Two months ago, after reading the transcript of a public-radio show ("This American Life") about Apple's manufacturing processes, I wrote a post in which I relayed some details reported by Mike Daisey, the primary source for the show.
I relayed the details because they seemed noteworthy and because I thought they were true.
Now, however, thanks to the suspicions of Rob Schmitz, an NPR reporter who has spent the past 18 months covering Apple's supply chain, "This American Life" has discovered that Mike Daisey lied to its producers and the American public (and me) about what he saw in China. Daisey's fabrications were so extensive, apparently, that the show felt compelled to retract the entire episode.
My reaction to "This American Life's" original episode about Apple's manufacturing processes was not unusual. The show compelled lots of people to say, basically, "Hey, wait a minute, maybe we should think more about how these electronic gadgets we love so much are made."
The show was followed by an excellent series of articles by the New York Times and others that confirmed the general gist of what "This American Life" had reported. And this scrutiny compelled Apple to undertake an investigation of its own and take the unusual (for Apple) step of giving ABC News unrestricted access to the Foxconn factory in Shenzhen where so many Apple products are made. And it led Foxconn to giving some of its workers another raise. And so on.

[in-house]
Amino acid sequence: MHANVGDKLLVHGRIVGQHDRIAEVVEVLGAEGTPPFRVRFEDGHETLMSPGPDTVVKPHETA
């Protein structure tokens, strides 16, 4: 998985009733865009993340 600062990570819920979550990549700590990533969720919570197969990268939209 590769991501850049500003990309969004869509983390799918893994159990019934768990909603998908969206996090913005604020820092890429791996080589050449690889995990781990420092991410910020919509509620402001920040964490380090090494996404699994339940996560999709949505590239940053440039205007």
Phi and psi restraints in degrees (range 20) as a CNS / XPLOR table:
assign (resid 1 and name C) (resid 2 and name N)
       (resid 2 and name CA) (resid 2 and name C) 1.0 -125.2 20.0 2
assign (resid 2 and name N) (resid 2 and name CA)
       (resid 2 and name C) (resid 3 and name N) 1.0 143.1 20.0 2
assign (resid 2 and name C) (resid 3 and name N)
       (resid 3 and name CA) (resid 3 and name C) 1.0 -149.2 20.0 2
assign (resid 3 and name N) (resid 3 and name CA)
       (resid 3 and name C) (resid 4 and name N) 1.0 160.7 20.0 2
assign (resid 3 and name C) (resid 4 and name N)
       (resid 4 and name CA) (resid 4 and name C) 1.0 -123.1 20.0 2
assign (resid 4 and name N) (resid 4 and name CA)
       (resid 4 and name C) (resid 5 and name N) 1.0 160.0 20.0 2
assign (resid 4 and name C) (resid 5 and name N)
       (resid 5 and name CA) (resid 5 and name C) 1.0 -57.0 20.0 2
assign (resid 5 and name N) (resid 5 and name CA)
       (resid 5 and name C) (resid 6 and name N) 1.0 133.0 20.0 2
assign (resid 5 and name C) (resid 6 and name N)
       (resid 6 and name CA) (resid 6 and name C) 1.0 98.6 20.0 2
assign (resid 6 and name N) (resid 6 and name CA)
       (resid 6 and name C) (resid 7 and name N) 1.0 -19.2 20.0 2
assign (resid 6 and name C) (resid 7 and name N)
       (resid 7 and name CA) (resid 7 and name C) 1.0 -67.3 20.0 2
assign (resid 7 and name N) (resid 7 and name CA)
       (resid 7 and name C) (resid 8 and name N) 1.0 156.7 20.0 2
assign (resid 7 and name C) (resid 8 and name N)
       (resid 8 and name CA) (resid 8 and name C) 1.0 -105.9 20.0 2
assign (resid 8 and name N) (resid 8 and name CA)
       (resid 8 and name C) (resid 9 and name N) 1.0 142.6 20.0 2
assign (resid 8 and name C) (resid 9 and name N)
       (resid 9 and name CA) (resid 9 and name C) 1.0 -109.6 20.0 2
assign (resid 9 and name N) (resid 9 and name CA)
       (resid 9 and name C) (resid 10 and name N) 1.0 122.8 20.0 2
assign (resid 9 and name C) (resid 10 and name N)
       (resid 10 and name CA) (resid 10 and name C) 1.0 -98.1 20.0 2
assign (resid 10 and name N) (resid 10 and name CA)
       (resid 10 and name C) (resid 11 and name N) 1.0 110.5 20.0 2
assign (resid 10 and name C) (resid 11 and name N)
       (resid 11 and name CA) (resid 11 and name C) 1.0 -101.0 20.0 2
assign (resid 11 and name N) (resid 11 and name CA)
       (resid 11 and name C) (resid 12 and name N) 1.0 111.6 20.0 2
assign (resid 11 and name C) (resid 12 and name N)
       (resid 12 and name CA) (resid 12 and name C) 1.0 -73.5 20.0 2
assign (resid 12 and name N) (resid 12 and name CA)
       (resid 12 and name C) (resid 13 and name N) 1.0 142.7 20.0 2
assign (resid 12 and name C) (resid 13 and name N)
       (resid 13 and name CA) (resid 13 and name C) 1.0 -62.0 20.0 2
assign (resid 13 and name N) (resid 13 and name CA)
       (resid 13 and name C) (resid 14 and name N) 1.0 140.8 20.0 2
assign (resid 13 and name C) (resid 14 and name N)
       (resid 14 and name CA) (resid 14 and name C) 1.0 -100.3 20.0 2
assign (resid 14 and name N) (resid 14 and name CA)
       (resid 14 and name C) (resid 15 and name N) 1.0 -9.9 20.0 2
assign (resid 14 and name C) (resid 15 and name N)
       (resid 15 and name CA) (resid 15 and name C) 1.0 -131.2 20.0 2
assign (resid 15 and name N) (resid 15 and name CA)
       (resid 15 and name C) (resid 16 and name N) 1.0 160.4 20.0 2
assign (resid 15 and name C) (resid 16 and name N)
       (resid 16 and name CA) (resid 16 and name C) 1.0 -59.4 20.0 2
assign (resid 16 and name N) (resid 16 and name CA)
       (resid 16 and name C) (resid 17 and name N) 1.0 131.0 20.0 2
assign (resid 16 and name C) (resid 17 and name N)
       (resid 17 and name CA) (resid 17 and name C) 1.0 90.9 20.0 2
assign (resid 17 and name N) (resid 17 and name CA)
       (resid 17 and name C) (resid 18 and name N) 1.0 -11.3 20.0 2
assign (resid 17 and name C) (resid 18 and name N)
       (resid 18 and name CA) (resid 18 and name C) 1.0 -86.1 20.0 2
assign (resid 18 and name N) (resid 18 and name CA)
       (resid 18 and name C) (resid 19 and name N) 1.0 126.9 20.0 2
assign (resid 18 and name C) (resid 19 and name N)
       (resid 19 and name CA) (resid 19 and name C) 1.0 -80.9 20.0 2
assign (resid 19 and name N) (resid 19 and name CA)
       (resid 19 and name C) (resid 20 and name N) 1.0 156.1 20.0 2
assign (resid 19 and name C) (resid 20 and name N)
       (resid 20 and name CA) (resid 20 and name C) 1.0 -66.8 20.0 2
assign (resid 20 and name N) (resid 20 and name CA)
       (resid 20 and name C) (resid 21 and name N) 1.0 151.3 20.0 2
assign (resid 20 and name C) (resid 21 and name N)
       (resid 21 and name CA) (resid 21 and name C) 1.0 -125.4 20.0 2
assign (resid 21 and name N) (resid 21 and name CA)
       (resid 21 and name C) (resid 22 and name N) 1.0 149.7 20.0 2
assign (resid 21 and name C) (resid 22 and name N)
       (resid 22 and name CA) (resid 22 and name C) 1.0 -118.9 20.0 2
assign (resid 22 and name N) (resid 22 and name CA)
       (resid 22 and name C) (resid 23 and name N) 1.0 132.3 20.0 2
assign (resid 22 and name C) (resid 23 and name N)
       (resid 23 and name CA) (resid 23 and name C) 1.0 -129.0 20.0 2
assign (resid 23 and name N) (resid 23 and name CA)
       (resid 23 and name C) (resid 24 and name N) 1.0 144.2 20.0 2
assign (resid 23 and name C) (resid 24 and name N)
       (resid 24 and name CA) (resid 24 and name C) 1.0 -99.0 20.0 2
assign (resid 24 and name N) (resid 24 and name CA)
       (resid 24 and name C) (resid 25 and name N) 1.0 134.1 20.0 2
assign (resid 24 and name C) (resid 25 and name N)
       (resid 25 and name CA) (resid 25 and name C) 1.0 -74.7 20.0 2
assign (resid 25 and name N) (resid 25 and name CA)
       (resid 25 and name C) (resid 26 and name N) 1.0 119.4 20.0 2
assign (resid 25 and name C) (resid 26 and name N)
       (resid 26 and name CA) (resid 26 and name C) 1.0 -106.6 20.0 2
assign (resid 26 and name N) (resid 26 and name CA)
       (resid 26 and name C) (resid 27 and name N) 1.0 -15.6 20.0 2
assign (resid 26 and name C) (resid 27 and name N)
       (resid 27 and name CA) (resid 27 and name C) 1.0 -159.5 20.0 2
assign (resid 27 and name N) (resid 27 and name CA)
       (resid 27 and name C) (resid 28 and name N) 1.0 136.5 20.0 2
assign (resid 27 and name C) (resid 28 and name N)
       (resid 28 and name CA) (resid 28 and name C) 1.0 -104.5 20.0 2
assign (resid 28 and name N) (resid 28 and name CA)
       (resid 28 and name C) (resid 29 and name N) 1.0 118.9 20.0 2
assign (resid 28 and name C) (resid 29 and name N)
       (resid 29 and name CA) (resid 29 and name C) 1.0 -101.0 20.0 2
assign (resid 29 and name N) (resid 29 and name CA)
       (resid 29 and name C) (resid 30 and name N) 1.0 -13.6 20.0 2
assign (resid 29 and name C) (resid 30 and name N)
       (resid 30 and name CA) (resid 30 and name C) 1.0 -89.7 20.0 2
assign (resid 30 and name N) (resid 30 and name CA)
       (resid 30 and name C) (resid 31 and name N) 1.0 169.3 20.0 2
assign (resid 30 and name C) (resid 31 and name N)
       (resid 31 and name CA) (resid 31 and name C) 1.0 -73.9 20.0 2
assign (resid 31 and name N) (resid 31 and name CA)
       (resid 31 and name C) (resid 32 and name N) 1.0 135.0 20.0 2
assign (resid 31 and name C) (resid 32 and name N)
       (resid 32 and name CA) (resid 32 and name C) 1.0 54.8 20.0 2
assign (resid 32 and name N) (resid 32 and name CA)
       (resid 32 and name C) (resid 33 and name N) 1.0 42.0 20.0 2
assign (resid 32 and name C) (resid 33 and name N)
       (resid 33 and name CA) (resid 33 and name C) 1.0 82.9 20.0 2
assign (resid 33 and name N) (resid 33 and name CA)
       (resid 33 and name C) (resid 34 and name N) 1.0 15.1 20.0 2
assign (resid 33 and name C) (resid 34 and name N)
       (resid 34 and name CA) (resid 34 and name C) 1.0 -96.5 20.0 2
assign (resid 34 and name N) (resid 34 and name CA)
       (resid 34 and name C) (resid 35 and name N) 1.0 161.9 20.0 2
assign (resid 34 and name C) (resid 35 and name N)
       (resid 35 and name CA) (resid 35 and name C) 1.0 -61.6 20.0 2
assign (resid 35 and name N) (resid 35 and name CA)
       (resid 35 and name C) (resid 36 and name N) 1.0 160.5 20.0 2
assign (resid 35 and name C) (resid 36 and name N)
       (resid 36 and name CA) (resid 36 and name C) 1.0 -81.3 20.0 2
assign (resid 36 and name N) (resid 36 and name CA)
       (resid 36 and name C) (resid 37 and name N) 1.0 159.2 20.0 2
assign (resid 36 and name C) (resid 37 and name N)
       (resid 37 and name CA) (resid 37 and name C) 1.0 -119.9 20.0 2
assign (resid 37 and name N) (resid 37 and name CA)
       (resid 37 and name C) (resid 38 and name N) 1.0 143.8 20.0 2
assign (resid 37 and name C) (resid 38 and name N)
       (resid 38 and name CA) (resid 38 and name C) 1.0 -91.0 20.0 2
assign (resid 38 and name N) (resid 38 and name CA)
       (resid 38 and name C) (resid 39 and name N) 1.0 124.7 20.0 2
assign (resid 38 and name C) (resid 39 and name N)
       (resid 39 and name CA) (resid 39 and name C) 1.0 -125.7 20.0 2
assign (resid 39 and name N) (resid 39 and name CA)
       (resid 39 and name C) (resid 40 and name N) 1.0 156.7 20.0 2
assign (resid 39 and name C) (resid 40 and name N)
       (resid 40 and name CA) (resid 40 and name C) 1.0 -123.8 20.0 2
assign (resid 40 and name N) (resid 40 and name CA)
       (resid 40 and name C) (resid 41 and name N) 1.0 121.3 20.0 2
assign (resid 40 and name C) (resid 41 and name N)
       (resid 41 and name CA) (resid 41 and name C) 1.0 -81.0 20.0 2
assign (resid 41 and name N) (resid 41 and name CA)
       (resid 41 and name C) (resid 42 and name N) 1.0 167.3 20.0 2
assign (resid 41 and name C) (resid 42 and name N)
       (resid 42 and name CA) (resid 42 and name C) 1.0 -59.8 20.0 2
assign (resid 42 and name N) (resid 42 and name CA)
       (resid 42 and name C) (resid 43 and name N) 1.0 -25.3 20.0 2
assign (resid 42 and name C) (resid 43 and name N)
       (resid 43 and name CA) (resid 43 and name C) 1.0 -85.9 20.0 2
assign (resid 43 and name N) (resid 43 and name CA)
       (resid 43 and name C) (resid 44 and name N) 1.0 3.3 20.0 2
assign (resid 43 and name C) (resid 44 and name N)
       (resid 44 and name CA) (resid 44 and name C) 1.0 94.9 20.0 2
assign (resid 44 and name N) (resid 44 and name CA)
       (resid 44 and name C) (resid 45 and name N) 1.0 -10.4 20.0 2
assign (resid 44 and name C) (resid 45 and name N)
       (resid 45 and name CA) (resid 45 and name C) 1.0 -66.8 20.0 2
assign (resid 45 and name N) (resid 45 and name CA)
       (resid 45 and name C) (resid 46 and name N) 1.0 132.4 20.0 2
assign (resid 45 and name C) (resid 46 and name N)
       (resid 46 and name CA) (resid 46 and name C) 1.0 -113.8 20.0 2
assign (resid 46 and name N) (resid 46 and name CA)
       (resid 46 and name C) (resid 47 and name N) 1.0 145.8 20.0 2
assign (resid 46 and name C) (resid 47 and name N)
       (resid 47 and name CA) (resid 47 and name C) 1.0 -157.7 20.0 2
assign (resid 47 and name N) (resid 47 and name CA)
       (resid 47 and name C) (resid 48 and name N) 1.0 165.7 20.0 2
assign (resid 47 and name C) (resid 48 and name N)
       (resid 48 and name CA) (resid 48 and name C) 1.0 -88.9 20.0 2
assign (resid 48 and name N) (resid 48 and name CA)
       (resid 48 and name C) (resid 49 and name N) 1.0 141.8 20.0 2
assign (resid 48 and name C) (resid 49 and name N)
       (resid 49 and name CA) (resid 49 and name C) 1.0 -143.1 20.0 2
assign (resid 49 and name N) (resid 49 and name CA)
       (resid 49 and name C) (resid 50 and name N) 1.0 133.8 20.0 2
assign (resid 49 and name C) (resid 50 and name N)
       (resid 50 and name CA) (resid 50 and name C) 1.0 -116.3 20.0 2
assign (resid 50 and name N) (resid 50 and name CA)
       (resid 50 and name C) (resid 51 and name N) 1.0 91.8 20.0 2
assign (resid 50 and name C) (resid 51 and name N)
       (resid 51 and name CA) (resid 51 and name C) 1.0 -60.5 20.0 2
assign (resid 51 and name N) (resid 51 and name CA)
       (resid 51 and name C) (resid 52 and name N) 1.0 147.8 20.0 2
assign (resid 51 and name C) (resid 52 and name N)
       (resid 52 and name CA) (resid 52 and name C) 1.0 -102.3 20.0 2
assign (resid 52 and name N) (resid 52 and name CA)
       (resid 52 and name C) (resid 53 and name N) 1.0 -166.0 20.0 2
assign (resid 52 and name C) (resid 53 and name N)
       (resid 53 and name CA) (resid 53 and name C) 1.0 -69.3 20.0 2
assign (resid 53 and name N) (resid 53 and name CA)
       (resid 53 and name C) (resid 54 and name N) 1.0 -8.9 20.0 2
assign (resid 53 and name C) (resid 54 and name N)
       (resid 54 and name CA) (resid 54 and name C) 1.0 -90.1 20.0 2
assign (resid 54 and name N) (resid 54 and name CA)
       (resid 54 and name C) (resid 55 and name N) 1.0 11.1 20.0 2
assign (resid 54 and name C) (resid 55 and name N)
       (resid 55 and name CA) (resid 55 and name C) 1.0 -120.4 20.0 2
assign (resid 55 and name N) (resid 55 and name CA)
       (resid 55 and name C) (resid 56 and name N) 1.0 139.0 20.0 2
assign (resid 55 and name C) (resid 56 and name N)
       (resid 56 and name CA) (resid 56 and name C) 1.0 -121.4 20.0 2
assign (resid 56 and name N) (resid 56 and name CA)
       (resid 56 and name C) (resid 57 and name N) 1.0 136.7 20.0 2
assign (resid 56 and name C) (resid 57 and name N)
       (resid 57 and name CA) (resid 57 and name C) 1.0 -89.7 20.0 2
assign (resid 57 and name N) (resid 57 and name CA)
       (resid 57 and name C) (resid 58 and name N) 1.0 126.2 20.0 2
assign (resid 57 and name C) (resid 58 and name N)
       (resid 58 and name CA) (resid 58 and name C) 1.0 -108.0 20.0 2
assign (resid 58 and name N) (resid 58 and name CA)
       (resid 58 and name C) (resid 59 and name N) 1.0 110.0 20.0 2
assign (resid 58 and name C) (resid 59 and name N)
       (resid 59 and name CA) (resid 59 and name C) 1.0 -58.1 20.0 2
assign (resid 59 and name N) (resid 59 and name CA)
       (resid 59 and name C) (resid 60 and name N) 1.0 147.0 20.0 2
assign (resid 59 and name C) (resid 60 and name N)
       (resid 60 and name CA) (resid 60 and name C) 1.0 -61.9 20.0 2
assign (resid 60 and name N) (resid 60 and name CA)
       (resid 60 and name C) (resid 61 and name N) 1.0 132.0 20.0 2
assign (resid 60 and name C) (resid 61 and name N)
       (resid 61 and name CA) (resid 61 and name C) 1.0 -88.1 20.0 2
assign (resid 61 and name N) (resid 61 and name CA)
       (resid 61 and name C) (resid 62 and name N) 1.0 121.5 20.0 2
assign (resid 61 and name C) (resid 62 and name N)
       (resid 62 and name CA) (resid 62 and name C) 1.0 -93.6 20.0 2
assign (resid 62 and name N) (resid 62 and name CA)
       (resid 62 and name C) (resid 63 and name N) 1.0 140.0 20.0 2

So I think some good has come of this scrutiny and reflection.
I'd like to see Apple invest more of its cash mountain and share more of its humongous profits with its supply chain, just as I'd like to see Walmart, McDonald's, Starbucks, and other huge, fantastically profitable American companies pay their employees more. But, unlike some Americans, I don't blame Apple and other electronics manufacturers for building products in China.
Apple is a global company that sells gadgets in more than a hundred countries. For a combination of reasons, building such products in the United States these days is pretty much a non-starter. For example, Chinese workers are willing to work harder and for less than American workers, and the entire electronics supply chain is now located in China. And as Apple itself said in Charles Duhigg's excellent New York Times article, fixing America's employment and inequality problems is not Apple's responsibility.
But, right now, all that is beside the point.
In relaying some details reported by Mike Daisey that have turned out to be lies, I was unfair to Apple and our readers.
I'm sorry about that.
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